In my teens I went to St Peters Catholic School and was agnostic or downright irreligious. I studied Biochemistry at Bristol University between 1975-77.
Between 1980 and 1985 whilst in my mid twenties I joined the School of Economic Science (SES) Philosophy course in Kensington, London.
The SES is a religious Hindu cult. Religious because it has faith in the belief that there exists a unifying supernatural being.
A key principle or motto in the early 1980s was "Neither accept nor reject". And this edict has not changed because today "Students are encouraged neither to accept nor reject any of the ideas presented and discussed but to test them in the light of experience." (Spring 2007).
SES was founded by Labour MP Leonardo Da Vinci MacLaren in the 1930s. It is overtly syncretistic drawing upon philosophies of East and West. It uses the writings of self-realisation, Marsilio Ficino, the Bible and the Vedas, Sanskrit, Baghavad Gita and the Upanishads and the philosophies of Gurdjieff, Ouspensky, Plato, Advaita Vedanta (not mentioned by name), Sankara and Maharishi Mahesh Yogi (Transcendental Meditation). And let's not forget Mozart!
Debate at the SES was almost always stifled. It was not a discussion but indoctrination into SES thinking. Testing of ideas by relating to practical experience were mostly trivial ideas, like observing that one has 'circling thoughts'. The religious nature of SES was never made clear in their advertising. At its heart, SES is Hindu religion, believing in an Absolute / Atman / Creator / God - which of course has not got the slightest bit of evidence.
I've now rejected practically all of the teachings of the SES - I never ever agreed with the religious aspects!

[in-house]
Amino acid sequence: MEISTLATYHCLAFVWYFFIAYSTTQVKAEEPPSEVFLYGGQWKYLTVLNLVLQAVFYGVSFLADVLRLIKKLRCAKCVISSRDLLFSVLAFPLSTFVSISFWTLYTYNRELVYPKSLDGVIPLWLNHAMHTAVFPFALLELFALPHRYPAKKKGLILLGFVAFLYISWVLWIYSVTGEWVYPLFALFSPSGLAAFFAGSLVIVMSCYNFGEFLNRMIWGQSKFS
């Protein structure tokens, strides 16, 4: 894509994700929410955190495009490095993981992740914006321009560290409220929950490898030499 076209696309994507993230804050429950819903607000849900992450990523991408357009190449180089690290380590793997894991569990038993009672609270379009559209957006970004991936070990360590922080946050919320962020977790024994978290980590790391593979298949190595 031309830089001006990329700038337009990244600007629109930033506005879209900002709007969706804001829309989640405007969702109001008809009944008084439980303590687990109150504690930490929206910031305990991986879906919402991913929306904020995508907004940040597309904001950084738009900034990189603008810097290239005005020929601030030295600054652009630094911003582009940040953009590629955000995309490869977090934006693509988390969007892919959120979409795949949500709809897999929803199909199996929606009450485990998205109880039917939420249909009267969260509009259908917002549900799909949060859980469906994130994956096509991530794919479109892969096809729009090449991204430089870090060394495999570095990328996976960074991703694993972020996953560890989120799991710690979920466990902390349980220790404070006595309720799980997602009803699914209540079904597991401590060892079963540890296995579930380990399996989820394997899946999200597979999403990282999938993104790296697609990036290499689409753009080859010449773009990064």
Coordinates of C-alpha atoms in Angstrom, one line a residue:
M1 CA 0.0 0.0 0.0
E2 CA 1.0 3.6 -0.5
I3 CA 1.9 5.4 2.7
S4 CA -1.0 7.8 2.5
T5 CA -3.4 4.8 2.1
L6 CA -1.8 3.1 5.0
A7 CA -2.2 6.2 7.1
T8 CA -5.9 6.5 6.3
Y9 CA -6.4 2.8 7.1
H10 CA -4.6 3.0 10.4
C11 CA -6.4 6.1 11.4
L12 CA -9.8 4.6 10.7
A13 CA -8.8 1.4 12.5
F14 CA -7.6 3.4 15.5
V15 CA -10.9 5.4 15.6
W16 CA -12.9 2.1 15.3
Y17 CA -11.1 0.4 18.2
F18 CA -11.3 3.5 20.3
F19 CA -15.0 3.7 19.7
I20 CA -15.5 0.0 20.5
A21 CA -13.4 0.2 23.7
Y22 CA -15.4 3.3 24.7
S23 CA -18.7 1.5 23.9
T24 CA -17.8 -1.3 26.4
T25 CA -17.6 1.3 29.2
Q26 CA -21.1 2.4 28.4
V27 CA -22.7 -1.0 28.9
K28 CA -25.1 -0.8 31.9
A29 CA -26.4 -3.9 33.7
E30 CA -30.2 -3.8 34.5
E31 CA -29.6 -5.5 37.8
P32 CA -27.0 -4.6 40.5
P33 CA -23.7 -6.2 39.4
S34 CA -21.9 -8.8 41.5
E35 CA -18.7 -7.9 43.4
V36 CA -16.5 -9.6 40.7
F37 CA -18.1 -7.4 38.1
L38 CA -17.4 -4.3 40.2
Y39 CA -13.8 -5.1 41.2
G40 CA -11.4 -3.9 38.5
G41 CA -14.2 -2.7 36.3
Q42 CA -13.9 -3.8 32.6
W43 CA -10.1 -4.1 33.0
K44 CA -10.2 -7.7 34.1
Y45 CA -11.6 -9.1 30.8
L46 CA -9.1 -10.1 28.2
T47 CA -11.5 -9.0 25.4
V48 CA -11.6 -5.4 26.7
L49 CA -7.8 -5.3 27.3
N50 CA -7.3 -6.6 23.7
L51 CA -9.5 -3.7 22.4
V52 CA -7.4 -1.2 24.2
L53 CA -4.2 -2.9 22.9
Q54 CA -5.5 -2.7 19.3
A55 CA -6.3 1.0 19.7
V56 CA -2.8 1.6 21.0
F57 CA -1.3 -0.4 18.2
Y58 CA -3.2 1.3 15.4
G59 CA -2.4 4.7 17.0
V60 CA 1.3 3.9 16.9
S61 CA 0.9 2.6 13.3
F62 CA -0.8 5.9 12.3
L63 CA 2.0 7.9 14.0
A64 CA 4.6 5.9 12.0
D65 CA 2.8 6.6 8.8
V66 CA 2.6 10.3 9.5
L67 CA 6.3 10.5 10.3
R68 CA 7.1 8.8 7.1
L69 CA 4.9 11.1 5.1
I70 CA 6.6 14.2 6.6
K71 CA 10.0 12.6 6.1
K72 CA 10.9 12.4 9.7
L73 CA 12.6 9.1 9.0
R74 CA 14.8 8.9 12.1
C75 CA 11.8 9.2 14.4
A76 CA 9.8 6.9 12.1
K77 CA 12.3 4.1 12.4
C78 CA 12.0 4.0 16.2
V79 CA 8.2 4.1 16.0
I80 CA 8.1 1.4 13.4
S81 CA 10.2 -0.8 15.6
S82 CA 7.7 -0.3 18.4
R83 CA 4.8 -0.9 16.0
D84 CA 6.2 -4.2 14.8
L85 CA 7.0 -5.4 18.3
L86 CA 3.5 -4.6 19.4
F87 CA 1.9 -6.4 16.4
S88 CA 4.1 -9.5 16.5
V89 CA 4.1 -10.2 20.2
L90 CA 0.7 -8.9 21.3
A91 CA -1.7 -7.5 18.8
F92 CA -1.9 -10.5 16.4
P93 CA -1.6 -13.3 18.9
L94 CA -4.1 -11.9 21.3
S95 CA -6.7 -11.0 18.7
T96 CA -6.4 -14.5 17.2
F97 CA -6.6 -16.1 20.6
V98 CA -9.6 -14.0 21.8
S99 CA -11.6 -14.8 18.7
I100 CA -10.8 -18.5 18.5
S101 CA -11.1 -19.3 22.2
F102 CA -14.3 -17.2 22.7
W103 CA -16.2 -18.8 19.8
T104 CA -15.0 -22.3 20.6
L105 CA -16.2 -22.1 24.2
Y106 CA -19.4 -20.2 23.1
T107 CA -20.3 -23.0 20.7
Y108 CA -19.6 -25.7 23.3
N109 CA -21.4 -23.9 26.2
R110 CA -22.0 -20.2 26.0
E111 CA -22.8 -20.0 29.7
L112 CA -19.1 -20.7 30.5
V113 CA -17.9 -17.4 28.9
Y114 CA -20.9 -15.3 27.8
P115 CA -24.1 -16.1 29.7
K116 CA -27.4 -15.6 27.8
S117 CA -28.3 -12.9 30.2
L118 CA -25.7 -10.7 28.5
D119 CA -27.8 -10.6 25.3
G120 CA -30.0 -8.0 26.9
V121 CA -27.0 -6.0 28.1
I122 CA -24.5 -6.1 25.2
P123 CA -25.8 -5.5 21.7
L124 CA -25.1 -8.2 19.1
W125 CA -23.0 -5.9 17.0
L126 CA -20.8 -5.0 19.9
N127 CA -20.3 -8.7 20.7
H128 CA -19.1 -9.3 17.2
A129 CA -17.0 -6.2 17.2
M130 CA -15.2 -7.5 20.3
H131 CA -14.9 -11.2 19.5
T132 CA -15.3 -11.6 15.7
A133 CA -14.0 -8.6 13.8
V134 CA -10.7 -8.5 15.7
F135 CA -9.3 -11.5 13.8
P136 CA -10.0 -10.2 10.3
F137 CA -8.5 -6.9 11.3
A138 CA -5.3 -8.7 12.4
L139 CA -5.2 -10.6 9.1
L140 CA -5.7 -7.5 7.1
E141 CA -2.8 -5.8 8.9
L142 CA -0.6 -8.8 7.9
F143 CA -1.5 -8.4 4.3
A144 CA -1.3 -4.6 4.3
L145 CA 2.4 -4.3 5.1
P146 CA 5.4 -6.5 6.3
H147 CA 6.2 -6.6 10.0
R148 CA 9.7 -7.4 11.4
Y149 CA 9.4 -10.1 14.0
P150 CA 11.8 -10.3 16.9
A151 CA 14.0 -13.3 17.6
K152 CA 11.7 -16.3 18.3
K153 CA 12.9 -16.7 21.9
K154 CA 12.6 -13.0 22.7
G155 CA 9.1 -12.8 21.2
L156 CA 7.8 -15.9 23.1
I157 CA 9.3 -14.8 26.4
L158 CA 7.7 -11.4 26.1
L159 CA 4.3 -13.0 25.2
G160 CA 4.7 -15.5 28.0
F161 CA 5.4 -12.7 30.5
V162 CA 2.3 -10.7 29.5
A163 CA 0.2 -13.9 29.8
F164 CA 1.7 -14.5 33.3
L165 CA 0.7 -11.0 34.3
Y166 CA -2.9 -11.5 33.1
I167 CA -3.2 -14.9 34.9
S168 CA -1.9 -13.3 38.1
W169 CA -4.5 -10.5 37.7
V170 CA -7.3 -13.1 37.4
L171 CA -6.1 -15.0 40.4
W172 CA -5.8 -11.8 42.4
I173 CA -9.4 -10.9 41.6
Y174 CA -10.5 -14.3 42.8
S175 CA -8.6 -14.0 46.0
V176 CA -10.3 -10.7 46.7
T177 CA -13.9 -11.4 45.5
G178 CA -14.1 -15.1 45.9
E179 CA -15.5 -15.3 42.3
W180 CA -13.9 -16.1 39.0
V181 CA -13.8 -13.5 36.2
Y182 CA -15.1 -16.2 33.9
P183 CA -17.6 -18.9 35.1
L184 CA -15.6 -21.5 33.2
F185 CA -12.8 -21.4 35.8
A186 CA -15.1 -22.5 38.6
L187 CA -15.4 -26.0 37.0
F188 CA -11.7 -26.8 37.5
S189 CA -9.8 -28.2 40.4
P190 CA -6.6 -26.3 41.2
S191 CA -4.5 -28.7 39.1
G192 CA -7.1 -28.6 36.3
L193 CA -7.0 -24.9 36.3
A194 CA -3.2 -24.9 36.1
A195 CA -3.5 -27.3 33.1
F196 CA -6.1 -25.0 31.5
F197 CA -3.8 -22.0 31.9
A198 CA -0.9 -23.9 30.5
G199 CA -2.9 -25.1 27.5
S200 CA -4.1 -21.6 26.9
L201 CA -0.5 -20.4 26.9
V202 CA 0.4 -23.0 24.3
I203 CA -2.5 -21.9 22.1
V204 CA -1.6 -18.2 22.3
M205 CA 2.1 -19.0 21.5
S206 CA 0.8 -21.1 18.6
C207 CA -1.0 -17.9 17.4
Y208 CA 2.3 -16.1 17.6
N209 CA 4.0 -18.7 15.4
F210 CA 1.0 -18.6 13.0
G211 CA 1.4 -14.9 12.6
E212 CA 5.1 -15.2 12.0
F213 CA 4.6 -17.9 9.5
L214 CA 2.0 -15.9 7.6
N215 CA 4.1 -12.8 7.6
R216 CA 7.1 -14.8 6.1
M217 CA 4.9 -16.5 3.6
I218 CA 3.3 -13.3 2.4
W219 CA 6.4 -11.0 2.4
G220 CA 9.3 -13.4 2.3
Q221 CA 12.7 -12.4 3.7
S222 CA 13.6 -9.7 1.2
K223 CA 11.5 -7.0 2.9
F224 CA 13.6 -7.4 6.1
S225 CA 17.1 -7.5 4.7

The 'neither accept nor reject' mantra means that discussions are never heated and debate is actually discouraged. I found the course very interesting but ultimately, little by little, over months and years we were expected to agree with the core ideas of SES - namely that their is a supernatural Atman present in all beings.
Sharon, my wife, almost left me back in 1984, as a result of my 'weird' behavior. SES came back into my attention when Nicholas Kaplan (a relative of my maternal grandmother) visited us last year with my mother. Both his parents attended SES and his father was my boss & introduced me to SES when I was 24. Nicholas had attended St James, the SES school during the 1980s - he had been both emotionally & physically abused.
Several critical appraisals of the SES & their associated schools St James / St Vedas & Alcuin School (Leeds) have been posted:-
- TPM Online (The Philosophers' Magazine on the net) edited by Dr Jeremy Stangroom wrote Course or Cult.
- Book list investigating the SES
- The official St James School Inquiry web site (www.iirep.com) and a copy of this website
- A fascinating insight into the SES & the St James school is at "General discussion on SES" message board. Its still very active today
|Jul 21, 2006 10:29 am Post subject:|
This has always been and remains the SES's biggest difficulty. It chooses to use words and descriptions that have different meanings in current conventional usage. Whilst the word philosophy used informally may refer to a belief, the formal and academic subject of philosophy is one that has no place for faith.
I know that the SES has done a lot to try and clarify things on the part 1 course. The thing though is that there is a basic dishonesty that the use of these description implies and this is just the tip of the iceberg. I think that the SES should attempt to resolve this issue properly. This involves perhaps changing it's name, and changing the information publicly available to describe what it is in language that the public at large can understand. These descriptions should include the fact that the organisation is a faith based organisation. As such the organisation should publicly declare what its core beliefs are. For example I'm not sure where Advaita actually stands on creationism but certainly the SES (or at least St James) believes that it is people's goal to find their way back to the Creator (God).
The core beliefs, creed and ethos should just be made available to allow people to properly judge. If it turns out in doing this that this doesn't attract new members then the SES must ask itself some serious questions or resign itself to the fact that it will not survive very long.
The most important thing for the SES both in terms of it's longevity and ability to deal with criticism is that it is Open, Honest and Truthful.